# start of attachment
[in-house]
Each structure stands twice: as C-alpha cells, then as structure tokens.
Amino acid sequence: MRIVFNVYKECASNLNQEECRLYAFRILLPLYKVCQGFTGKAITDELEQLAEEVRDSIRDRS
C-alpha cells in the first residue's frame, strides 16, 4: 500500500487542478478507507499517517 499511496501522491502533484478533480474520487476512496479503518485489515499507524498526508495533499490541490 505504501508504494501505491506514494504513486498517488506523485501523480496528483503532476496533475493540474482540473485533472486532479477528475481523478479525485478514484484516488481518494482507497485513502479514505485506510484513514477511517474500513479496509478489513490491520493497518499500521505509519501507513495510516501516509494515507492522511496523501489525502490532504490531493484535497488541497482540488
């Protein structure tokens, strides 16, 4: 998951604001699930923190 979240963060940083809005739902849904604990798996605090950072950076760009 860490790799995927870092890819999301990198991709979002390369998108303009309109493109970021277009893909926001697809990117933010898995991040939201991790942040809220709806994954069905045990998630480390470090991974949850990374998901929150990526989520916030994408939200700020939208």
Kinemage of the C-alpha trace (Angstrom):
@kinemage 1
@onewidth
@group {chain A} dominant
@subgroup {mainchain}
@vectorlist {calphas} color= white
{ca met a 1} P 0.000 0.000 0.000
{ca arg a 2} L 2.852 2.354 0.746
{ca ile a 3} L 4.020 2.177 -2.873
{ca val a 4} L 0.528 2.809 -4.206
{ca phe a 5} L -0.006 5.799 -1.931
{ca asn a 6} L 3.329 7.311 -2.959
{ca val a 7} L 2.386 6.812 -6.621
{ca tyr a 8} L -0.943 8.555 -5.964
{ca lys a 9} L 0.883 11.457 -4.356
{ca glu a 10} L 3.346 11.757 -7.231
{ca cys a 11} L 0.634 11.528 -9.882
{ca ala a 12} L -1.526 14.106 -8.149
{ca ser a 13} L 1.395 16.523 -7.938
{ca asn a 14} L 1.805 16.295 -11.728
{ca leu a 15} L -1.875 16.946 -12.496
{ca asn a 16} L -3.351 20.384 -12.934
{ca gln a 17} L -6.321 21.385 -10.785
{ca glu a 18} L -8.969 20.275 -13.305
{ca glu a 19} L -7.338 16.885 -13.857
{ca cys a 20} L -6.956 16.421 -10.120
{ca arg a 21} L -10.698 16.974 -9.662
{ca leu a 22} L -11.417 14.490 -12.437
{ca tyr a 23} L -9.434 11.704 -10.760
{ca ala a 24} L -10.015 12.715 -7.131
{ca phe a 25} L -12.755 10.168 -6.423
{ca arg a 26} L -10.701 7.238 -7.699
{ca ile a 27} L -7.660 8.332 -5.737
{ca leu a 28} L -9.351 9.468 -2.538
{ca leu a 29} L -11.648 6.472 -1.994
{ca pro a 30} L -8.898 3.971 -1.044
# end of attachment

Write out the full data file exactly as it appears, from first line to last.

[in-house]
Each structure stands twice: as C-alpha cells, then as structure tokens.
Amino acid sequence: MRIVFNVYKECASNLNQEECRLYAFRILLPLYKVCQGFTGKAITDELEQLAEEVRDSIRDRS
C-alpha cells in the first residue's frame, strides 16, 4: 500500500487542478478507507499517517 499511496501522491502533484478533480474520487476512496479503518485489515499507524498526508495533499490541490 505504501508504494501505491506514494504513486498517488506523485501523480496528483503532476496533475493540474482540473485533472486532479477528475481523478479525485478514484484516488481518494482507497485513502479514505485506510484513514477511517474500513479496509478489513490491520493497518499500521505509519501507513495510516501516509494515507492522511496523501489525502490532504490531493484535497488541497482540488
């Protein structure tokens, strides 16, 4: 998951604001699930923190 979240963060940083809005739902849904604990798996605090950072950076760009 860490790799995927870092890819999301990198991709979002390369998108303009309109493109970021277009893909926001697809990117933010898995991040939201991790942040809220709806994954069905045990998630480390470090991974949850990374998901929150990526989520916030994408939200700020939208």
Kinemage of the C-alpha trace (Angstrom):
@kinemage 1
@onewidth
@group {chain A} dominant
@subgroup {mainchain}
@vectorlist {calphas} color= white
{ca met a 1} P 0.000 0.000 0.000
{ca arg a 2} L 2.852 2.354 0.746
{ca ile a 3} L 4.020 2.177 -2.873
{ca val a 4} L 0.528 2.809 -4.206
{ca phe a 5} L -0.006 5.799 -1.931
{ca asn a 6} L 3.329 7.311 -2.959
{ca val a 7} L 2.386 6.812 -6.621
{ca tyr a 8} L -0.943 8.555 -5.964
{ca lys a 9} L 0.883 11.457 -4.356
{ca glu a 10} L 3.346 11.757 -7.231
{ca cys a 11} L 0.634 11.528 -9.882
{ca ala a 12} L -1.526 14.106 -8.149
{ca ser a 13} L 1.395 16.523 -7.938
{ca asn a 14} L 1.805 16.295 -11.728
{ca leu a 15} L -1.875 16.946 -12.496
{ca asn a 16} L -3.351 20.384 -12.934
{ca gln a 17} L -6.321 21.385 -10.785
{ca glu a 18} L -8.969 20.275 -13.305
{ca glu a 19} L -7.338 16.885 -13.857
{ca cys a 20} L -6.956 16.421 -10.120
{ca arg a 21} L -10.698 16.974 -9.662
{ca leu a 22} L -11.417 14.490 -12.437
{ca tyr a 23} L -9.434 11.704 -10.760
{ca ala a 24} L -10.015 12.715 -7.131
{ca phe a 25} L -12.755 10.168 -6.423
{ca arg a 26} L -10.701 7.238 -7.699
{ca ile a 27} L -7.660 8.332 -5.737
{ca leu a 28} L -9.351 9.468 -2.538
{ca leu a 29} L -11.648 6.472 -1.994
{ca pro a 30} L -8.898 3.971 -1.044